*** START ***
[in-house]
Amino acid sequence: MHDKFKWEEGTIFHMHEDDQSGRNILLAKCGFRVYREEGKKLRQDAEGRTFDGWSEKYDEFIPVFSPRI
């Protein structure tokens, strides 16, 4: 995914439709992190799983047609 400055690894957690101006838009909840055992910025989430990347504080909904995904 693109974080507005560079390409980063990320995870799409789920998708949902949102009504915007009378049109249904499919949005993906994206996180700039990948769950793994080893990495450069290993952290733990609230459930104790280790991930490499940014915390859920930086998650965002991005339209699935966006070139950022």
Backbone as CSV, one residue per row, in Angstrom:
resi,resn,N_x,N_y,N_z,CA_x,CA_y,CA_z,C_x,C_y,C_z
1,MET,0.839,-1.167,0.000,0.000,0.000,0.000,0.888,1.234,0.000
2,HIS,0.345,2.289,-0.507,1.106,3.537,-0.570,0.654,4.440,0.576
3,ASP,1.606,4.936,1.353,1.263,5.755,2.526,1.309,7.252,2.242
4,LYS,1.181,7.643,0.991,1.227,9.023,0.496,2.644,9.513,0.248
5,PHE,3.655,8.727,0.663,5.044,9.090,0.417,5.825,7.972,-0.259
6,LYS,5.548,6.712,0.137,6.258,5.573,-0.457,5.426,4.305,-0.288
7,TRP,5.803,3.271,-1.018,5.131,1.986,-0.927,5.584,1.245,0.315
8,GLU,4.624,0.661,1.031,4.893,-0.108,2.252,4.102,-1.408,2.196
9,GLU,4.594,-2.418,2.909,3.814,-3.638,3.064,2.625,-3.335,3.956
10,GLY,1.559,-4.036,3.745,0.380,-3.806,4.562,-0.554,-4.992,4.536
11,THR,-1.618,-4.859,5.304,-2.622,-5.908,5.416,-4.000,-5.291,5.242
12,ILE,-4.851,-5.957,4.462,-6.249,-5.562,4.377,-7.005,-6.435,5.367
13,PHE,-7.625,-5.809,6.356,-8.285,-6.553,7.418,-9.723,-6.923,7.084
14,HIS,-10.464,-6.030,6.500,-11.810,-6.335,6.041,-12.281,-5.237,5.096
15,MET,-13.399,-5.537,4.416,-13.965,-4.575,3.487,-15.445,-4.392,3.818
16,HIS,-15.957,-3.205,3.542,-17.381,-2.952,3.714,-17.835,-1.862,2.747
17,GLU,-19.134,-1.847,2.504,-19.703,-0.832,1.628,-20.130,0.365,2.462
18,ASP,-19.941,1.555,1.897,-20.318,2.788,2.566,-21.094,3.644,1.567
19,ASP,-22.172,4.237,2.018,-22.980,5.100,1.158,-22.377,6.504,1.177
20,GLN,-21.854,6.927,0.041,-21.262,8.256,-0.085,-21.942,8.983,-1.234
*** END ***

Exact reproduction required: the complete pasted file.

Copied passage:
[in-house]
Amino acid sequence: MHDKFKWEEGTIFHMHEDDQSGRNILLAKCGFRVYREEGKKLRQDAEGRTFDGWSEKYDEFIPVFSPRI
């Protein structure tokens, strides 16, 4: 995914439709992190799983047609 400055690894957690101006838009909840055992910025989430990347504080909904995904 693109974080507005560079390409980063990320995870799409789920998708949902949102009504915007009378049109249904499919949005993906994206996180700039990948769950793994080893990495450069290993952290733990609230459930104790280790991930490499940014915390859920930086998650965002991005339209699935966006070139950022």
Backbone as CSV, one residue per row, in Angstrom:
resi,resn,N_x,N_y,N_z,CA_x,CA_y,CA_z,C_x,C_y,C_z
1,MET,0.839,-1.167,0.000,0.000,0.000,0.000,0.888,1.234,0.000
2,HIS,0.345,2.289,-0.507,1.106,3.537,-0.570,0.654,4.440,0.576
3,ASP,1.606,4.936,1.353,1.263,5.755,2.526,1.309,7.252,2.242
4,LYS,1.181,7.643,0.991,1.227,9.023,0.496,2.644,9.513,0.248
5,PHE,3.655,8.727,0.663,5.044,9.090,0.417,5.825,7.972,-0.259
6,LYS,5.548,6.712,0.137,6.258,5.573,-0.457,5.426,4.305,-0.288
7,TRP,5.803,3.271,-1.018,5.131,1.986,-0.927,5.584,1.245,0.315
8,GLU,4.624,0.661,1.031,4.893,-0.108,2.252,4.102,-1.408,2.196
9,GLU,4.594,-2.418,2.909,3.814,-3.638,3.064,2.625,-3.335,3.956
10,GLY,1.559,-4.036,3.745,0.380,-3.806,4.562,-0.554,-4.992,4.536
11,THR,-1.618,-4.859,5.304,-2.622,-5.908,5.416,-4.000,-5.291,5.242
12,ILE,-4.851,-5.957,4.462,-6.249,-5.562,4.377,-7.005,-6.435,5.367
13,PHE,-7.625,-5.809,6.356,-8.285,-6.553,7.418,-9.723,-6.923,7.084
14,HIS,-10.464,-6.030,6.500,-11.810,-6.335,6.041,-12.281,-5.237,5.096
15,MET,-13.399,-5.537,4.416,-13.965,-4.575,3.487,-15.445,-4.392,3.818
16,HIS,-15.957,-3.205,3.542,-17.381,-2.952,3.714,-17.835,-1.862,2.747
17,GLU,-19.134,-1.847,2.504,-19.703,-0.832,1.628,-20.130,0.365,2.462
18,ASP,-19.941,1.555,1.897,-20.318,2.788,2.566,-21.094,3.644,1.567
19,ASP,-22.172,4.237,2.018,-22.980,5.100,1.158,-22.377,6.504,1.177
20,GLN,-21.854,6.927,0.041,-21.262,8.256,-0.085,-21.942,8.983,-1.234